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Stock Market Week: No news is bad news for Pearson unless Scardino seizes golden chance

Marjorie Scardino, Pearson's Texan chief executive, has a golden opportunity to explain her grand plan today. As she unveils virtually flat pre-tax profits, investors will have their ears and eyes peeled for any hint of Ms Scardino's vision of Pearson's future.

The City's growing impatience with the lack of news from the media conglomerate has affected the share price. The stock soared on Ms Scardino's arrival in January and, for a three-month honeymoon period, remained at a reasonable level, but is now hovering within a few pence of its year low of 664.5p, a long way off its 791p high in the spring.

Analysts estimate pre-tax profits of pounds 43m-pounds 48m, a fairly modest increase on last year's pounds 39.8m, because of the cost of launching Channel 5 and an exceptional credit in 1996.

The figures are unlikely to excite the City unless accompanied by news of sweeping and swift changes. But Ms Scardino insisted at her maiden set of financial results in March that she would not be bullied into announcing radical restructuring and disposals.

She may, however, make a concession by giving details of the sale of the medical publishing division. Pearson Professional confirmed in an internal memo that the future of the subsidiary was under review. Wolters Kluwer has made its interest known, but Pearson will want to ensure it realises up to pounds 100m from the sale.

The real problem is that, even if Ms Scardino can be persuaded to talk about the medical disposal, it is relatively small beer as is the promised divestment of the indirect stake in BSkyB.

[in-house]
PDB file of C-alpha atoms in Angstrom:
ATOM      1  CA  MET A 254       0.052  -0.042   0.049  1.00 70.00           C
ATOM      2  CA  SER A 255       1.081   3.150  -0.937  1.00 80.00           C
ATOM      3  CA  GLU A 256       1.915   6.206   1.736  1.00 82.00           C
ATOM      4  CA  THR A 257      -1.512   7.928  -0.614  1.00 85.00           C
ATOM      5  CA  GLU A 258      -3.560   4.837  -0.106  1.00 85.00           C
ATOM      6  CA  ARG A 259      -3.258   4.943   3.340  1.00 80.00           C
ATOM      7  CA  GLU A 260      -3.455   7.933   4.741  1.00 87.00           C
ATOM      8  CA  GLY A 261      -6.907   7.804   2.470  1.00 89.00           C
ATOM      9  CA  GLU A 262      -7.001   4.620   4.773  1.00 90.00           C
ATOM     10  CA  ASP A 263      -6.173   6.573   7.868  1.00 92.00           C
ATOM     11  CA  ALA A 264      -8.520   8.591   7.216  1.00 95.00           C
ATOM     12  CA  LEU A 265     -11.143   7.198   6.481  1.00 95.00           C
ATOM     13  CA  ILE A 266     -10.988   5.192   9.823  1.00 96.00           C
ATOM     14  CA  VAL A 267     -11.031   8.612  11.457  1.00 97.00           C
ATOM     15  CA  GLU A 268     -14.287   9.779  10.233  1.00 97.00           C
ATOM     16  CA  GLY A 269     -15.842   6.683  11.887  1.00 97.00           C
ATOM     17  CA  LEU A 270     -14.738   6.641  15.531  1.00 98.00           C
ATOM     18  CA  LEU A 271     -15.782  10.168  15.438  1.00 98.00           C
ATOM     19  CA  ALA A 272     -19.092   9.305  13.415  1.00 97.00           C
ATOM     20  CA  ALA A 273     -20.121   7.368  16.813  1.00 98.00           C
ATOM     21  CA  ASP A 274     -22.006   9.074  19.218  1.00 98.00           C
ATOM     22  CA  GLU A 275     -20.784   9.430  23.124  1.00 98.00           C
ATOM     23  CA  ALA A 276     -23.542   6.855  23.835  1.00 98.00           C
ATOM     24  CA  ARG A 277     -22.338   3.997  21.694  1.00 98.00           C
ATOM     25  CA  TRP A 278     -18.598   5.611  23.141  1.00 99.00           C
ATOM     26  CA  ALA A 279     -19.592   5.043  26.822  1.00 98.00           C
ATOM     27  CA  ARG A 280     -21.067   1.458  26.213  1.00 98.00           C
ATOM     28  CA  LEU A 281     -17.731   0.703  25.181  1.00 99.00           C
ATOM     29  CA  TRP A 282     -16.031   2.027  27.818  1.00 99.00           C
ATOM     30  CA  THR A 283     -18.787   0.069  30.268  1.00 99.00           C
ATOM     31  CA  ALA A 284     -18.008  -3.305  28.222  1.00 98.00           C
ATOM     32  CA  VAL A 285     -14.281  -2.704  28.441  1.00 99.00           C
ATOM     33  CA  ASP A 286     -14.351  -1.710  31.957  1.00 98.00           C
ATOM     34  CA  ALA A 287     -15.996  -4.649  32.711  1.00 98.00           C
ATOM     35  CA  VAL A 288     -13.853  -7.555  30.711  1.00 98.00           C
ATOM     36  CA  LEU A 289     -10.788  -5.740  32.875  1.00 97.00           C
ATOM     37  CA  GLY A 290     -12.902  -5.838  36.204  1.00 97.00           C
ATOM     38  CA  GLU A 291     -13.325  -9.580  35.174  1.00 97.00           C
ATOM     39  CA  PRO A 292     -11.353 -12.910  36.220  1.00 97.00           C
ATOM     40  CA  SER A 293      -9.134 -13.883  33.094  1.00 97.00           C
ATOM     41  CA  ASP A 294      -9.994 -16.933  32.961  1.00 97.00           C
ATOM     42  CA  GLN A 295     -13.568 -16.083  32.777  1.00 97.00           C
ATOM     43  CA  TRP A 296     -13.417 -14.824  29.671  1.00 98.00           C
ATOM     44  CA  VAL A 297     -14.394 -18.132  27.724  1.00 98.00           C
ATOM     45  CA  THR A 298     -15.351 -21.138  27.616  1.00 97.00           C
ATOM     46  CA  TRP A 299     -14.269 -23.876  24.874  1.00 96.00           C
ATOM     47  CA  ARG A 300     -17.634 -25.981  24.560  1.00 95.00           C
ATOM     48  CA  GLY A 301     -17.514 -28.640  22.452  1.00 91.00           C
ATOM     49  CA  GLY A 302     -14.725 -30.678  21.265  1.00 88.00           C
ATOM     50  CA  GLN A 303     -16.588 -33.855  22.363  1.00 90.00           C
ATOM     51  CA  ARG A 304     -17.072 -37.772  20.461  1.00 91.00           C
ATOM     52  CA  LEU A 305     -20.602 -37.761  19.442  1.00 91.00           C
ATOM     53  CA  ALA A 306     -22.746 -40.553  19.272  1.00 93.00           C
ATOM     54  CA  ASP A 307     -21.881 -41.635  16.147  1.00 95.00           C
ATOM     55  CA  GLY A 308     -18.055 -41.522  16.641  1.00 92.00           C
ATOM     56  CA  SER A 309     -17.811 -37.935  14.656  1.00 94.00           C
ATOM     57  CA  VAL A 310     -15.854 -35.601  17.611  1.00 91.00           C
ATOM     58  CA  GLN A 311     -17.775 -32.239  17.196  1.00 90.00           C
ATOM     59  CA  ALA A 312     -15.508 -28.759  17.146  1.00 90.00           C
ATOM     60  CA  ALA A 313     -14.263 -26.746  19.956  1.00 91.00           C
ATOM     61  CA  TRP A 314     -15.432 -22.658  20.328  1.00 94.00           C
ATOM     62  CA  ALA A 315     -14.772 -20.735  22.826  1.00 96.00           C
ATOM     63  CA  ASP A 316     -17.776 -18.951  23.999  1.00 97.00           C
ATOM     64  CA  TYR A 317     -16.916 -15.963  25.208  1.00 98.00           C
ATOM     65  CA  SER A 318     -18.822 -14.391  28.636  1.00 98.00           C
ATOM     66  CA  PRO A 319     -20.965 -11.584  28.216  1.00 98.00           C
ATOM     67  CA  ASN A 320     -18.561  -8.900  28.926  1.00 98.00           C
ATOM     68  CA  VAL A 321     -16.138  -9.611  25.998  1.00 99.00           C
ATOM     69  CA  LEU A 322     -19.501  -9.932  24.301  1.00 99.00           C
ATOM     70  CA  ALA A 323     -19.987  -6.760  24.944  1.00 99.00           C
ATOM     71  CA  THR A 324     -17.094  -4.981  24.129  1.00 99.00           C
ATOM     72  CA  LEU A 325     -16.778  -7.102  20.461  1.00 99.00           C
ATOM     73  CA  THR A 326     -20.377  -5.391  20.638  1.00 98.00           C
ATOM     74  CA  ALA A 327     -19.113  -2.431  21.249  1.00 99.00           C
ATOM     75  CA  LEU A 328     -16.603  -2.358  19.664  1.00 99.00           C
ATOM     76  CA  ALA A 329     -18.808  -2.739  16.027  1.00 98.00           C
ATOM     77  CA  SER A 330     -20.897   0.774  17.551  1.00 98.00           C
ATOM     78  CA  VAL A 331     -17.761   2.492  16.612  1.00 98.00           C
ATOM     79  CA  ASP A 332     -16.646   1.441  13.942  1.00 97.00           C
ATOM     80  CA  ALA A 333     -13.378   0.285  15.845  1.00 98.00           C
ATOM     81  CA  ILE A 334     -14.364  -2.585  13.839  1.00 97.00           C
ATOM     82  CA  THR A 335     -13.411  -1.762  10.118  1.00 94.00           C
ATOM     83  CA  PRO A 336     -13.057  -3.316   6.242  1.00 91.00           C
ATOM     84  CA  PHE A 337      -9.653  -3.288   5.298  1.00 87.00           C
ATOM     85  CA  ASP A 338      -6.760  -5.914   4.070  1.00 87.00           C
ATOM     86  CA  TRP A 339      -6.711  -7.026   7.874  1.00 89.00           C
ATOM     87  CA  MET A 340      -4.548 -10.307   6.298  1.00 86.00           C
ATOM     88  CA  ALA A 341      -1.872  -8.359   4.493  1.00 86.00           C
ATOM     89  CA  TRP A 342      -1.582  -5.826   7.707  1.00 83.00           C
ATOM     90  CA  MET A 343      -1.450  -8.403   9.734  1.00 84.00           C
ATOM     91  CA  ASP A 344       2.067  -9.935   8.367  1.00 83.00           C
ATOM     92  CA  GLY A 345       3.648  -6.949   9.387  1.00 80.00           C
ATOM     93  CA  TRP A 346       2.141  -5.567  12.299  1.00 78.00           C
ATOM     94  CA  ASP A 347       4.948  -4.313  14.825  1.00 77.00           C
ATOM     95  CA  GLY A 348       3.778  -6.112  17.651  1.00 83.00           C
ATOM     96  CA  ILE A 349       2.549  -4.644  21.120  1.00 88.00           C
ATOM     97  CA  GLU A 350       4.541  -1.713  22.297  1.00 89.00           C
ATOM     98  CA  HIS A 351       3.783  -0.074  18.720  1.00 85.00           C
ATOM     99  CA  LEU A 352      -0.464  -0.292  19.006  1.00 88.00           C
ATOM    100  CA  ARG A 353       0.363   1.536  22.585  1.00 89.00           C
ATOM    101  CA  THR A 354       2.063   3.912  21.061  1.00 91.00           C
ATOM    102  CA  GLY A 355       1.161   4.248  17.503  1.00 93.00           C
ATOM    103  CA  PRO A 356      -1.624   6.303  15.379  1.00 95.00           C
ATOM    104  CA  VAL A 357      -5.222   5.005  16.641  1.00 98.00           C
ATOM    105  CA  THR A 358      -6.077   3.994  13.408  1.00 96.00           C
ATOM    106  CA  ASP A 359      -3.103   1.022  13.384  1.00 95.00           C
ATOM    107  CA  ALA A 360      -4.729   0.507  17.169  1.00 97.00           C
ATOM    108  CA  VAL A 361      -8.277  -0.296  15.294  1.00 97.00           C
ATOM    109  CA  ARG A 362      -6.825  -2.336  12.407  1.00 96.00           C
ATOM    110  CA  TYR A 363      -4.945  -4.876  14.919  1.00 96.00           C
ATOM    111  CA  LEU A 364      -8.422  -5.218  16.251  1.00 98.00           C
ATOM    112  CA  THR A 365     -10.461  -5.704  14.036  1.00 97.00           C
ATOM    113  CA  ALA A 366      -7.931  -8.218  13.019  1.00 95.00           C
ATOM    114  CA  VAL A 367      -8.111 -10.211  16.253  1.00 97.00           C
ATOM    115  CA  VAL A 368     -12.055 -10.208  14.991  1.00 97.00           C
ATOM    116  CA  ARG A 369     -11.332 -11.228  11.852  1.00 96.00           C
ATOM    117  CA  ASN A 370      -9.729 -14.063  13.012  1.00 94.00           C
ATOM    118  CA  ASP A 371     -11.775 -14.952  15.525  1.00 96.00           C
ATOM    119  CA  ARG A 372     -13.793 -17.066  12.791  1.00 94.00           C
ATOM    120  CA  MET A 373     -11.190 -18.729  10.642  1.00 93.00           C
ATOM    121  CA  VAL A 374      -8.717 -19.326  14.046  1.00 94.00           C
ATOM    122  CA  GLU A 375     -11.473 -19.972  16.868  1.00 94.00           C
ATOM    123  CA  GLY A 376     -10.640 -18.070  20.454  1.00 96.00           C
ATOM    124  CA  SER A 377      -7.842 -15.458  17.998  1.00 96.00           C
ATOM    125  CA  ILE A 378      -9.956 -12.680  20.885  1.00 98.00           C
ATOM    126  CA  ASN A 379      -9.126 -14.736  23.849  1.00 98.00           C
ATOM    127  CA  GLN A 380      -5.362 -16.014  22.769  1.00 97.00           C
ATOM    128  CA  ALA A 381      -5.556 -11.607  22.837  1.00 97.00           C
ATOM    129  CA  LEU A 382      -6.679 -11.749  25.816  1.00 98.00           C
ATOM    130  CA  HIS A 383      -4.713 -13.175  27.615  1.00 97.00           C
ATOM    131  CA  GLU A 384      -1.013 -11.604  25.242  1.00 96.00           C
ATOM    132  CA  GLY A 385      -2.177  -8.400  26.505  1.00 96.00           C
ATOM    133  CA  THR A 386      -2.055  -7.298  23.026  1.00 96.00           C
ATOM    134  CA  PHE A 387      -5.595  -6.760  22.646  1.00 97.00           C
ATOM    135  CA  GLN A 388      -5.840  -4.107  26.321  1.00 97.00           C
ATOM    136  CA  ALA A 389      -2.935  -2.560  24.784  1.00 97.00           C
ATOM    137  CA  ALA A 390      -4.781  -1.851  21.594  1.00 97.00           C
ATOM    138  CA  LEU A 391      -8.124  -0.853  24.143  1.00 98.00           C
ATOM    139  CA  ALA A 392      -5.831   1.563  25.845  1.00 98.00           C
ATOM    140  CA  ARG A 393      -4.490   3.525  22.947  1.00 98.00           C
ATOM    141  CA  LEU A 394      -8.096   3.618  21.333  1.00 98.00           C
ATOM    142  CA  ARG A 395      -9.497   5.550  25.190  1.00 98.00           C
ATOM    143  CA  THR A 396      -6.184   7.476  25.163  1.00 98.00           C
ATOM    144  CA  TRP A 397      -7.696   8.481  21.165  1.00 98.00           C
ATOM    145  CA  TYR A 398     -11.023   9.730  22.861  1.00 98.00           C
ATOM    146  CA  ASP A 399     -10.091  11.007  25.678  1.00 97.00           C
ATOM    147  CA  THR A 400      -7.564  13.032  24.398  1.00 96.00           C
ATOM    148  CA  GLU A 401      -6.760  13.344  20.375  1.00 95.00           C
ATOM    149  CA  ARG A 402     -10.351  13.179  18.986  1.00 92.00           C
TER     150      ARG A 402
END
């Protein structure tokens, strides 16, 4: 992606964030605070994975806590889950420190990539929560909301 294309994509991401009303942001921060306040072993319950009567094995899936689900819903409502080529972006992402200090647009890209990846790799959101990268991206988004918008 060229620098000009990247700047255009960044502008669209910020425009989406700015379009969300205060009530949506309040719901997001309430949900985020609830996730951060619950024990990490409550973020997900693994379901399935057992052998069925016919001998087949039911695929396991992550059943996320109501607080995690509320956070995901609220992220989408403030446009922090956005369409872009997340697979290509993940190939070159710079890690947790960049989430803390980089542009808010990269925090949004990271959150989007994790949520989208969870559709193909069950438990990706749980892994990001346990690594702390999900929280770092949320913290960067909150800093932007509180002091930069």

What the market really wants is to see Madame Tussaud, the waxworks tourist attraction, or Pearson's 50 per cent stake in Lazard Brothers, the merchant bank, put on the block. Ms Scardino has hinted in the past that she will not sell Pearson's television interests, indicating that the company will in future focus on specialist financial information products rather than mass consumer markets.

There is mounting speculation that, as a result, Greg Dyke, who heads up Pearson's television operations, will tender his resignation shortly.

The results are to be presented at the swish new offices of Pearson Television, which in itself could prove contentious. The refurbishment of the offices, in Stephen Street, went vastly over budget, costing almost pounds 40m instead of pounds 15m as originally planned. Cynics are muttering darkly that the excess harks back to the days of "old Pearson".

The mutterers can hold out a little longer, say analysts, especially as Ms Scardino has had to deal with the unwanted and costly effects of the unauthorised discounting scheme at Penguin, which reared its ugly head shortly after Ms Scardino joined, and forced the company to write off pounds 100m.

That aside, followers of Pearson remain convinced that so long as it underperforms it remains a takeover target. So if Ms Scardino fails to extract the group's hidden value, someone else will.